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"If you're talking about censorship, and what things should be shown and what things shouldn't be shown, I've said that as an artist you have no social responsibility whatsoever."

-David Cronenberg
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Danny Baldwin
Studio Exec


Joined: 26 Jun 2003
Posts: 1354
Location: San Diego, CA

PostPosted: 03.11.2004 3:33 am    Post subject: Reply with quote

To me, Carrie remains his best book.
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beltmann
Studio Exec


Joined: 26 Jun 2003
Posts: 2341
Location: West Bend, WI

PostPosted: 03.11.2004 4:23 am    Post subject: Reply with quote

I'm not sure I've ever actually finished a King book.

Eric
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Fred C. Dobbs
Director


Joined: 11 Mar 2004
Posts: 201
Location: New York

PostPosted: 03.12.2004 1:35 pm    Post subject: Reply with quote

We are starting The Great Gatsby in school on Monday...

I am currently halfway through The Monster Show by David J. Skal and I just started Treasure of the Sierra Madre by B. Traven...
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beltmann
Studio Exec


Joined: 26 Jun 2003
Posts: 2341
Location: West Bend, WI

PostPosted: 03.12.2004 11:02 pm    Post subject: Reply with quote

Fred C. Dobbs wrote:
We are starting The Great Gatsby in school on Monday...


One of my favorites. And now that I teach it, I don't mind re-reading it so frequently.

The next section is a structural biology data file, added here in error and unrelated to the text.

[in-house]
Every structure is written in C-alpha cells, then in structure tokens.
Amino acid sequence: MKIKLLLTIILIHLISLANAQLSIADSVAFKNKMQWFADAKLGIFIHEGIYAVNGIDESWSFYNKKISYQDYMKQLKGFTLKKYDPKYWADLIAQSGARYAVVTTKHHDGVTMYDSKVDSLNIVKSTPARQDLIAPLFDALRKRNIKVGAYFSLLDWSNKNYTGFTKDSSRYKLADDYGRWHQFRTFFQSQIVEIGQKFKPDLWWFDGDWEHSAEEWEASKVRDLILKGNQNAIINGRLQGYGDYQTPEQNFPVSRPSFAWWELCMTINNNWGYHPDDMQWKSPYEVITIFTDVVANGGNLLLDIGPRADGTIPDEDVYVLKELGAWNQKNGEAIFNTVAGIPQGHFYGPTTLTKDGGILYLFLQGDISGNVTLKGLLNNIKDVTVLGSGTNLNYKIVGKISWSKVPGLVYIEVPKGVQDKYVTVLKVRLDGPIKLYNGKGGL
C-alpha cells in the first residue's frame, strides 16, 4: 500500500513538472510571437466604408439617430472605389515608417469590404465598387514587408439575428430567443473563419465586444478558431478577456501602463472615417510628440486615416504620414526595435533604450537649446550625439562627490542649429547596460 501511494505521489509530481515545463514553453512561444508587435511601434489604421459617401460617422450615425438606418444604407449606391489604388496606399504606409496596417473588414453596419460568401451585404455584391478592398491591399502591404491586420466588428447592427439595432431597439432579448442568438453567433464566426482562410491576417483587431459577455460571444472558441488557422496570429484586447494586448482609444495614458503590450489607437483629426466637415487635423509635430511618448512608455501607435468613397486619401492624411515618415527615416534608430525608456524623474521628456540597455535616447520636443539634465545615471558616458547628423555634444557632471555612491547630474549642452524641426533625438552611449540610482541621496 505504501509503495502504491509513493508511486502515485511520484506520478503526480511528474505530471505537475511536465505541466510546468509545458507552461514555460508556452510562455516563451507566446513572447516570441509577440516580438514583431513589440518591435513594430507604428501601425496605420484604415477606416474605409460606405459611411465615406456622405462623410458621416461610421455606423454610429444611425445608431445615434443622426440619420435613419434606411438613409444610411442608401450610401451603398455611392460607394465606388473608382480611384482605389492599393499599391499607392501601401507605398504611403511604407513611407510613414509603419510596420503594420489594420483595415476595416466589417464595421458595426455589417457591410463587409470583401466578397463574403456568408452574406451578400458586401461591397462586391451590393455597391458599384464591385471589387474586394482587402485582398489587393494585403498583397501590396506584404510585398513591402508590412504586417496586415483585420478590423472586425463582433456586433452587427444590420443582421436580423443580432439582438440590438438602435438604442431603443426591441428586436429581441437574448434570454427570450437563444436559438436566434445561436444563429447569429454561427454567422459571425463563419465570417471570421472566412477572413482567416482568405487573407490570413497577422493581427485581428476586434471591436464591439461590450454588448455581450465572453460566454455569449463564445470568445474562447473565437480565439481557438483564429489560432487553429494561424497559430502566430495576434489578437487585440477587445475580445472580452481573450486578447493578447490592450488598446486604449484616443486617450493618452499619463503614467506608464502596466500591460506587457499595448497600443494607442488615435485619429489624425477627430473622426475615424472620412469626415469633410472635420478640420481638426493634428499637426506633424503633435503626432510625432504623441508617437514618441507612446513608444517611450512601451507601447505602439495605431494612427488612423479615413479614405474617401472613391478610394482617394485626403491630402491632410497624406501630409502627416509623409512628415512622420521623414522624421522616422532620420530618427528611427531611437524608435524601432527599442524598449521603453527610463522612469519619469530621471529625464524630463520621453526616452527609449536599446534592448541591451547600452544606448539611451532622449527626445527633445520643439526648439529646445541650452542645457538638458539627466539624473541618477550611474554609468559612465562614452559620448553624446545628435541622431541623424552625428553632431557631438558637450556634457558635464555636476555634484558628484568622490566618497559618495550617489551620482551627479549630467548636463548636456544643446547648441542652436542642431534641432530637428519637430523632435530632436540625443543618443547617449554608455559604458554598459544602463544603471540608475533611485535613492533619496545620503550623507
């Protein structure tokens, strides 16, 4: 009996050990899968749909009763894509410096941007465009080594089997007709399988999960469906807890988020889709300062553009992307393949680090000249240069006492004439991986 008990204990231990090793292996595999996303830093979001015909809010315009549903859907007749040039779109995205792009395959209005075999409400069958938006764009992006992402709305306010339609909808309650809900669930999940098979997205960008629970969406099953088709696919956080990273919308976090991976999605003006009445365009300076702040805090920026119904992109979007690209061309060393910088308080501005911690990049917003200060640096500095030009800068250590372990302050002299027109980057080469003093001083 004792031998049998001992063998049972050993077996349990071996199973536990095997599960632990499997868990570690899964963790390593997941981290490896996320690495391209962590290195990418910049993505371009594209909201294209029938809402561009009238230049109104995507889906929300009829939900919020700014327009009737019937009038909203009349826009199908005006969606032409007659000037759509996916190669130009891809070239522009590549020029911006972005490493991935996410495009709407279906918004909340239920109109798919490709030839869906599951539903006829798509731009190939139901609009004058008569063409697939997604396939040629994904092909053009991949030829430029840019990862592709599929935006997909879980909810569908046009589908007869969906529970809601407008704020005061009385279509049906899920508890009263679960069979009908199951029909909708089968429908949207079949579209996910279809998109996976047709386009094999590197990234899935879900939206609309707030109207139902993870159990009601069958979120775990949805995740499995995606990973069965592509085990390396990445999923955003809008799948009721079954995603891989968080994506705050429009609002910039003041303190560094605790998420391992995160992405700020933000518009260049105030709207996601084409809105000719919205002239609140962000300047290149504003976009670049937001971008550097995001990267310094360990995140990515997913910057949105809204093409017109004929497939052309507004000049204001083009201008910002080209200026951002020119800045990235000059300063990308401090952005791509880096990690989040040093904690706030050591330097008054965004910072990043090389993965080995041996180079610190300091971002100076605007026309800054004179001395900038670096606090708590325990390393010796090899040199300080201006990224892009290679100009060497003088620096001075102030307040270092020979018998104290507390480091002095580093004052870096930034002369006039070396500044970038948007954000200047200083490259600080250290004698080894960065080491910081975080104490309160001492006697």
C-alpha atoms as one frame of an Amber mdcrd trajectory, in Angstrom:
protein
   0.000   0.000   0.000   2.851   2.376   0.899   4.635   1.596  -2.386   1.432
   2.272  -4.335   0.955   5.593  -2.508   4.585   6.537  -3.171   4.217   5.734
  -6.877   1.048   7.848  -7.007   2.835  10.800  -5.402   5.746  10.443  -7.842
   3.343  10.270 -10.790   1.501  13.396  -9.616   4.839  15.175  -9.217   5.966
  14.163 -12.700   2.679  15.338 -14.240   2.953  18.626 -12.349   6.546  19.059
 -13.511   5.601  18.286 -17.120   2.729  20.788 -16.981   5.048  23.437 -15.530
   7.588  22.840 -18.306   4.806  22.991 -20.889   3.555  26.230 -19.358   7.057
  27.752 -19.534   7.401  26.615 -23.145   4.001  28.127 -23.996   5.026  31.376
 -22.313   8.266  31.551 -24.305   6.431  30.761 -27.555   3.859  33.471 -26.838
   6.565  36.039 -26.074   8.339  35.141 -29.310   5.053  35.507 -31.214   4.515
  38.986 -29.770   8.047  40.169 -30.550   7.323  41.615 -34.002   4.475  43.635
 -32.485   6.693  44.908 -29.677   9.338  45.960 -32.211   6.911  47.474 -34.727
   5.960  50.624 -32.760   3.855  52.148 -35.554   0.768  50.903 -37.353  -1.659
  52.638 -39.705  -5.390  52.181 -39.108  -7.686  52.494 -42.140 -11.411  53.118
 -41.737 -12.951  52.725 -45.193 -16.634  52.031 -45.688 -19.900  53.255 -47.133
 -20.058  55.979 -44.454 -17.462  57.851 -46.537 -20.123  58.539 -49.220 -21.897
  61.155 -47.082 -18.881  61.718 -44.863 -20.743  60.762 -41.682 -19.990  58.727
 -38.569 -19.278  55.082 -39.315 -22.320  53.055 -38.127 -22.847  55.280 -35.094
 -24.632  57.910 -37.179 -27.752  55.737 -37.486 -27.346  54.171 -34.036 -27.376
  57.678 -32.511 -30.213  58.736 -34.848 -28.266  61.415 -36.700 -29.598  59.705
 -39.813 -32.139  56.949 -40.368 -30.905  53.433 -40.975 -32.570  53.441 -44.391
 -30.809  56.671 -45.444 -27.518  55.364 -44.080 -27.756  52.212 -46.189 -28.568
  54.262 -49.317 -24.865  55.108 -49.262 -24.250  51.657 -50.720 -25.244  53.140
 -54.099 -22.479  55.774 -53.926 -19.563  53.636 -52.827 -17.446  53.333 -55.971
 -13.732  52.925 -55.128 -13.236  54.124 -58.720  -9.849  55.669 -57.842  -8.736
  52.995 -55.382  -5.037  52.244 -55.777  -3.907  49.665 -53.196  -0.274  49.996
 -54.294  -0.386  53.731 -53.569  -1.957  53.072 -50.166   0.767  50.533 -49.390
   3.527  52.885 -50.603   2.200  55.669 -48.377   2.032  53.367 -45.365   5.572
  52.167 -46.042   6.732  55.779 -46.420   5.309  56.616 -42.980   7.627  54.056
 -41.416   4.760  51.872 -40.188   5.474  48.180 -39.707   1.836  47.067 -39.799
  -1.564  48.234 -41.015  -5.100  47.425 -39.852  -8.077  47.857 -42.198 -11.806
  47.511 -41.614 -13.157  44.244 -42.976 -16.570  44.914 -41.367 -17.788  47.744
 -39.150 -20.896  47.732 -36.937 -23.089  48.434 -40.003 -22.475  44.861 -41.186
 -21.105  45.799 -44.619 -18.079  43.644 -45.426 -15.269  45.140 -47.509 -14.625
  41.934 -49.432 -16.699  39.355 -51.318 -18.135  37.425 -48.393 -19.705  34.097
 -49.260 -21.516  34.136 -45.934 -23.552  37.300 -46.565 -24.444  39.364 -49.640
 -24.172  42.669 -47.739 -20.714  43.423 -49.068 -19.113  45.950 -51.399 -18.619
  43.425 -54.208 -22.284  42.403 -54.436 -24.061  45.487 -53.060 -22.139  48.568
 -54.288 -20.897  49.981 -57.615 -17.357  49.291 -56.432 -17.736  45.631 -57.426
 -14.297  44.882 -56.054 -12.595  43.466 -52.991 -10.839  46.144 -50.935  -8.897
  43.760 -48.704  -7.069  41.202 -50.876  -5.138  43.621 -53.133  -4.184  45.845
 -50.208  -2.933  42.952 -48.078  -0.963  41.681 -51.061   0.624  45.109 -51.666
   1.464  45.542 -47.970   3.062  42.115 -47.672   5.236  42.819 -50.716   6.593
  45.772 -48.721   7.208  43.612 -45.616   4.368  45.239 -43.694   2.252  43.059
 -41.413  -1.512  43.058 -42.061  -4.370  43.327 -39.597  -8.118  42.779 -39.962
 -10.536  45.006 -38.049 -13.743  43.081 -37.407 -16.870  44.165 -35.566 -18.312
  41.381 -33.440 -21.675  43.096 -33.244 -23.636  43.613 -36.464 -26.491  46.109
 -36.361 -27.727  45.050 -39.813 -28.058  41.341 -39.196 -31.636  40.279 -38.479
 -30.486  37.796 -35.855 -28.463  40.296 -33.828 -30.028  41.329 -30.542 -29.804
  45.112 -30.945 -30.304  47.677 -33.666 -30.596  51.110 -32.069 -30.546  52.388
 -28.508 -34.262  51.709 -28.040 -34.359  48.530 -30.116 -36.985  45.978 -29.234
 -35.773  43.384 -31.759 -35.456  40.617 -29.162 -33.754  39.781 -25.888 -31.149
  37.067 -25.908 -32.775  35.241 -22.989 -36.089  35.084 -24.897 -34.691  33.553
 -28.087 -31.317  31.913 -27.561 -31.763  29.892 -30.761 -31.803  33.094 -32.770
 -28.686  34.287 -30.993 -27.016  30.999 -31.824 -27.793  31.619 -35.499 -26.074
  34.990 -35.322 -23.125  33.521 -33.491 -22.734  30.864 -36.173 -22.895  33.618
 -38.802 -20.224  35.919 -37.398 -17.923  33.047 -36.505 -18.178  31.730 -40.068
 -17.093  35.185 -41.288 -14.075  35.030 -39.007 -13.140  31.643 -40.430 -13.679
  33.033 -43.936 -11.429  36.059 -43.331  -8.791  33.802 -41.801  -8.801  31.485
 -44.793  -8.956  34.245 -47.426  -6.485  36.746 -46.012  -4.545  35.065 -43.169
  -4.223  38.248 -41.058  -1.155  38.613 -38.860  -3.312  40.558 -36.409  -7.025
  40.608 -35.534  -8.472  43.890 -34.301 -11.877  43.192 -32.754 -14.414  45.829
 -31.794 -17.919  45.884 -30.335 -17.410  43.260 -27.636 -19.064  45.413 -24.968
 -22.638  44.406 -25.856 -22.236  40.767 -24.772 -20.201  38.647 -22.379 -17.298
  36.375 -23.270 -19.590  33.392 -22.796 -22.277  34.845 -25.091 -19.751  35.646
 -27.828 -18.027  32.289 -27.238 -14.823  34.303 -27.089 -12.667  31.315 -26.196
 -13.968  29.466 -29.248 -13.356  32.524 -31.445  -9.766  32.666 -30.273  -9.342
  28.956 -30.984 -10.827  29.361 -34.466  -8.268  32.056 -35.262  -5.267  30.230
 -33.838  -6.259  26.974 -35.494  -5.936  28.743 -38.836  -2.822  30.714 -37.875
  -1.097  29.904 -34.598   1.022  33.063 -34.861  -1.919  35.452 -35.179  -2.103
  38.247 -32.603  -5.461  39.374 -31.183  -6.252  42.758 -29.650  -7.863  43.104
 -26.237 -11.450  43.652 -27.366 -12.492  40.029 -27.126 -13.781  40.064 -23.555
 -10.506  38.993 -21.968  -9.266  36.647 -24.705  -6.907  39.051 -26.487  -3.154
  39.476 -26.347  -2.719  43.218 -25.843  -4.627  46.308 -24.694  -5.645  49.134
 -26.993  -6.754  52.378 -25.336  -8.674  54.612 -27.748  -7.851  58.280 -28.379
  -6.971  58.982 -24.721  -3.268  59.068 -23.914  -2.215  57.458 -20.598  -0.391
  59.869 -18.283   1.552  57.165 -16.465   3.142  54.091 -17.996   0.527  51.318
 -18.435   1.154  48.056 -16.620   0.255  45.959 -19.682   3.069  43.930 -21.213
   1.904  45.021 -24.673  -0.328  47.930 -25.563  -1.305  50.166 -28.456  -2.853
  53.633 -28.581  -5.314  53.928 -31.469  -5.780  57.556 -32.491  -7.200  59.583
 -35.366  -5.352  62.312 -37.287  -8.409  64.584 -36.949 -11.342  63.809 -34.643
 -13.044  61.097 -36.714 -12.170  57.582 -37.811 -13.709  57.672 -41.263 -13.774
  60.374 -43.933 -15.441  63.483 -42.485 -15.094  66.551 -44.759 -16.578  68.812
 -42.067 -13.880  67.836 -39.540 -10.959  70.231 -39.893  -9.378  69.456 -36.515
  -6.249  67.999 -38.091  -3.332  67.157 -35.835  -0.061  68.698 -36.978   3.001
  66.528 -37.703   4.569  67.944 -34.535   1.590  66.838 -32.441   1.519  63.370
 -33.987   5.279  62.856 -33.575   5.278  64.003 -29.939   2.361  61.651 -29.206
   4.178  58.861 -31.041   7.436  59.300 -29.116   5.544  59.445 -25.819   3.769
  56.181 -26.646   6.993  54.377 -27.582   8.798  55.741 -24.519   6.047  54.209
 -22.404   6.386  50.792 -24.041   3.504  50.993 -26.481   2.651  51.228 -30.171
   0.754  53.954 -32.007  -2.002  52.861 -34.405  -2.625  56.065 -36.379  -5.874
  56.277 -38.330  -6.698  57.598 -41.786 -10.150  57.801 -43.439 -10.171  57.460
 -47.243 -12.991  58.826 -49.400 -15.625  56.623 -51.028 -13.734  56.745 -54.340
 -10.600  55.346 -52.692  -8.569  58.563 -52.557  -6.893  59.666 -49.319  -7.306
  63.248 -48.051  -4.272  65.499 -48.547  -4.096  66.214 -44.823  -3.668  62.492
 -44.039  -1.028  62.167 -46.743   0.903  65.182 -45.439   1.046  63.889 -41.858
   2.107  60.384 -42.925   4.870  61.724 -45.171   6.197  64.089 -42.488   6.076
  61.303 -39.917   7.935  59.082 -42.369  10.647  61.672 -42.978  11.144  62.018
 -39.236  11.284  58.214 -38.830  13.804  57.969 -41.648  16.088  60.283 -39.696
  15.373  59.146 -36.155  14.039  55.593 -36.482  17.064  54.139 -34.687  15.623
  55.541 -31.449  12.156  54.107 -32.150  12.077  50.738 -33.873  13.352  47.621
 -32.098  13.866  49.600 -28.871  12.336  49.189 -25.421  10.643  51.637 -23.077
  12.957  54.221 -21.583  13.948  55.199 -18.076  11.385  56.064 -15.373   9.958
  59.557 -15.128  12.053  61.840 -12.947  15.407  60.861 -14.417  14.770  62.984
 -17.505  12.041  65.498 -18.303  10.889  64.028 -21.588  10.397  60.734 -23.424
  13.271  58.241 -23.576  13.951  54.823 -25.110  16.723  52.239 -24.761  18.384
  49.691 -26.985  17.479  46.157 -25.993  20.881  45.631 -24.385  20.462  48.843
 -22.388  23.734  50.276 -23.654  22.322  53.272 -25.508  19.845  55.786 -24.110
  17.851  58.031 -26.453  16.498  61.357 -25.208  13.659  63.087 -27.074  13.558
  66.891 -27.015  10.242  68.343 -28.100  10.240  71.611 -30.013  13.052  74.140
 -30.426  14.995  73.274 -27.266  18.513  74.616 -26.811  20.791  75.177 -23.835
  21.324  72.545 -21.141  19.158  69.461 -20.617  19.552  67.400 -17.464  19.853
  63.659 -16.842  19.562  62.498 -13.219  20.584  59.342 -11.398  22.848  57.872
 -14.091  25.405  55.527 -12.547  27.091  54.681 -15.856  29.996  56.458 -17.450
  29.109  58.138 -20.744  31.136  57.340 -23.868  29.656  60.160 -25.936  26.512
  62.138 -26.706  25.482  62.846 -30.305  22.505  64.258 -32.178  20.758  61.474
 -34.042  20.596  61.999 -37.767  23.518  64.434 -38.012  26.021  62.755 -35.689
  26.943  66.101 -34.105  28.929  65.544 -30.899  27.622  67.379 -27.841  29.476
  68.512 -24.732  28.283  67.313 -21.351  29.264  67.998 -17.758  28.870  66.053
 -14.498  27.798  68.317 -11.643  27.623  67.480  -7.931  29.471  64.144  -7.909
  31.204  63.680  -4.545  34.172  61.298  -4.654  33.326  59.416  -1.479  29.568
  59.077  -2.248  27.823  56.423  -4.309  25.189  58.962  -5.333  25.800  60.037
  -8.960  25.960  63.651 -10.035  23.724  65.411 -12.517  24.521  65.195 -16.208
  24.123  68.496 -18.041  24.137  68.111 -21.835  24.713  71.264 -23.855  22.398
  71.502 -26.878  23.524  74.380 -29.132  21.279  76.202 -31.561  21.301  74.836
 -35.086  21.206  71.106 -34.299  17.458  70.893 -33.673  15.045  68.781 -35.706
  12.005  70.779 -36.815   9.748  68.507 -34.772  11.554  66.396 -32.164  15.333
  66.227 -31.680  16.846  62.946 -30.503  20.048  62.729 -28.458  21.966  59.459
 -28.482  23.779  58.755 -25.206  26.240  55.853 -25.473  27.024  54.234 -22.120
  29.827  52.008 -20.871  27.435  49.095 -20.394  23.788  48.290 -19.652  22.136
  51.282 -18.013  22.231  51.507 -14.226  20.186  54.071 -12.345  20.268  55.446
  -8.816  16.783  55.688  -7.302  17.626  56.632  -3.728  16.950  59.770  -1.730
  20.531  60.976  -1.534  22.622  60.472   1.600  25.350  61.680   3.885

Eric
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schalla
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Joined: 10 Mar 2004
Posts: 33
Location: West Bend

PostPosted: 03.14.2004 5:22 pm    Post subject: Reply with quote

im reading THE AGE OF INNOCENCE by Edith Wharton. its good! i recommend it if you like romantic books. although, it can be very sad but its touching.

Jenni
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stefanieduckwitz
Director


Joined: 07 Mar 2004
Posts: 295
Location: West Bend

PostPosted: 03.14.2004 6:40 pm    Post subject: Reply with quote

Maggie A Girl Of The Streets-Stephen Crane. wahoo!
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the night watchman
Studio Exec


Joined: 27 Jun 2003
Posts: 1373
Location: Dark, run-down shack by the graveyard.

PostPosted: 03.14.2004 7:34 pm    Post subject: Reply with quote

I liked "Maggie" quite a bit. While it's rather melodramatic, I love Crane's descriptive powers. Same goes for The Red Badge of Courage, which everyone seems to hate, but I like.
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"If you're talking about censorship, and what things should be shown and what things shouldn't be shown, I've said that as an artist you have no social responsibility whatsoever."